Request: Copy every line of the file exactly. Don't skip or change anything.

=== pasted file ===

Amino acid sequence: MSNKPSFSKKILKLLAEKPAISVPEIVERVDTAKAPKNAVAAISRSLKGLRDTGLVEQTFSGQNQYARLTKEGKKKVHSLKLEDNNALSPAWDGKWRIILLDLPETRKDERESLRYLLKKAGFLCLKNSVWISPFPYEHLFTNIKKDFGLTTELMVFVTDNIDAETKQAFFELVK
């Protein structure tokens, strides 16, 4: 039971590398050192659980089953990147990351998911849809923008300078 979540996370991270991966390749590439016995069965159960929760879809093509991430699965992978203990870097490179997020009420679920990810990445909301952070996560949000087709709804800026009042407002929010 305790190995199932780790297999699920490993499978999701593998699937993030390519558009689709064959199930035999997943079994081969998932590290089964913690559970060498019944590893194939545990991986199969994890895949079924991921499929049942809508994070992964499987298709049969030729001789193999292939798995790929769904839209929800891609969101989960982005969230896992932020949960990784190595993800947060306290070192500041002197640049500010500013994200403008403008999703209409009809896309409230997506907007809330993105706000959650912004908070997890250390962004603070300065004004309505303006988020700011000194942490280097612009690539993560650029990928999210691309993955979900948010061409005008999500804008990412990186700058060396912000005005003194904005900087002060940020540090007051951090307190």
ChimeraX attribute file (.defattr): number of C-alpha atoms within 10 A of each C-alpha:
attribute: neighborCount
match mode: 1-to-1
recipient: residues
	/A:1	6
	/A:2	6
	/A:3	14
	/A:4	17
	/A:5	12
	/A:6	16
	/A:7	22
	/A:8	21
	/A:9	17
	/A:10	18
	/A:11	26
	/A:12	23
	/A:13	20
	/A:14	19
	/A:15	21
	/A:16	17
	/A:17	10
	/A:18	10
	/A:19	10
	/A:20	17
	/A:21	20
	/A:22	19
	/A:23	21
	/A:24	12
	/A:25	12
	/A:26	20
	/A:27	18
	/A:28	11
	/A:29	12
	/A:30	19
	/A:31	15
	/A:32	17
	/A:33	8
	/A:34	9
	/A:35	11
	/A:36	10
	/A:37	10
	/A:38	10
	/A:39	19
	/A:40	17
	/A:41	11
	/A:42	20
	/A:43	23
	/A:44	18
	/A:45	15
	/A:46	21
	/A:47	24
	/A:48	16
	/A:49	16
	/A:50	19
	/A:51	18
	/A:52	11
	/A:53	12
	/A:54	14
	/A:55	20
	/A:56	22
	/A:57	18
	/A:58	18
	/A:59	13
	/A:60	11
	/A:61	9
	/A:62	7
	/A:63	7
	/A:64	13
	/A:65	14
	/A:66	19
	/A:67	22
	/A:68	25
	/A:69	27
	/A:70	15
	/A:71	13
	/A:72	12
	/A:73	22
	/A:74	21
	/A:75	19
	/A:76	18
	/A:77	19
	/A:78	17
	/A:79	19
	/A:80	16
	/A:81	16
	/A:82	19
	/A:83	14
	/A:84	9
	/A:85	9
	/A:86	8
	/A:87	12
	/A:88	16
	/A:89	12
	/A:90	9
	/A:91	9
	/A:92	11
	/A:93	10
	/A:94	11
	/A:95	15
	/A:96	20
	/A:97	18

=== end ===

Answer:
Amino acid sequence: MSNKPSFSKKILKLLAEKPAISVPEIVERVDTAKAPKNAVAAISRSLKGLRDTGLVEQTFSGQNQYARLTKEGKKKVHSLKLEDNNALSPAWDGKWRIILLDLPETRKDERESLRYLLKKAGFLCLKNSVWISPFPYEHLFTNIKKDFGLTTELMVFVTDNIDAETKQAFFELVK
């Protein structure tokens, strides 16, 4: 039971590398050192659980089953990147990351998911849809923008300078 979540996370991270991966390749590439016995069965159960929760879809093509991430699965992978203990870097490179997020009420679920990810990445909301952070996560949000087709709804800026009042407002929010 305790190995199932780790297999699920490993499978999701593998699937993030390519558009689709064959199930035999997943079994081969998932590290089964913690559970060498019944590893194939545990991986199969994890895949079924991921499929049942809508994070992964499987298709049969030729001789193999292939798995790929769904839209929800891609969101989960982005969230896992932020949960990784190595993800947060306290070192500041002197640049500010500013994200403008403008999703209409009809896309409230997506907007809330993105706000959650912004908070997890250390962004603070300065004004309505303006988020700011000194942490280097612009690539993560650029990928999210691309993955979900948010061409005008999500804008990412990186700058060396912000005005003194904005900087002060940020540090007051951090307190």
ChimeraX attribute file (.defattr): number of C-alpha atoms within 10 A of each C-alpha:
attribute: neighborCount
match mode: 1-to-1
recipient: residues
	/A:1	6
	/A:2	6
	/A:3	14
	/A:4	17
	/A:5	12
	/A:6	16
	/A:7	22
	/A:8	21
	/A:9	17
	/A:10	18
	/A:11	26
	/A:12	23
	/A:13	20
	/A:14	19
	/A:15	21
	/A:16	17
	/A:17	10
	/A:18	10
	/A:19	10
	/A:20	17
	/A:21	20
	/A:22	19
	/A:23	21
	/A:24	12
	/A:25	12
	/A:26	20
	/A:27	18
	/A:28	11
	/A:29	12
	/A:30	19
	/A:31	15
	/A:32	17
	/A:33	8
	/A:34	9
	/A:35	11
	/A:36	10
	/A:37	10
	/A:38	10
	/A:39	19
	/A:40	17
	/A:41	11
	/A:42	20
	/A:43	23
	/A:44	18
	/A:45	15
	/A:46	21
	/A:47	24
	/A:48	16
	/A:49	16
	/A:50	19
	/A:51	18
	/A:52	11
	/A:53	12
	/A:54	14
	/A:55	20
	/A:56	22
	/A:57	18
	/A:58	18
	/A:59	13
	/A:60	11
	/A:61	9
	/A:62	7
	/A:63	7
	/A:64	13
	/A:65	14
	/A:66	19
	/A:67	22
	/A:68	25
	/A:69	27
	/A:70	15
	/A:71	13
	/A:72	12
	/A:73	22
	/A:74	21
	/A:75	19
	/A:76	18
	/A:77	19
	/A:78	17
	/A:79	19
	/A:80	16
	/A:81	16
	/A:82	19
	/A:83	14
	/A:84	9
	/A:85	9
	/A:86	8
	/A:87	12
	/A:88	16
	/A:89	12
	/A:90	9
	/A:91	9
	/A:92	11
	/A:93	10
	/A:94	11
	/A:95	15
	/A:96	20
	/A:97	18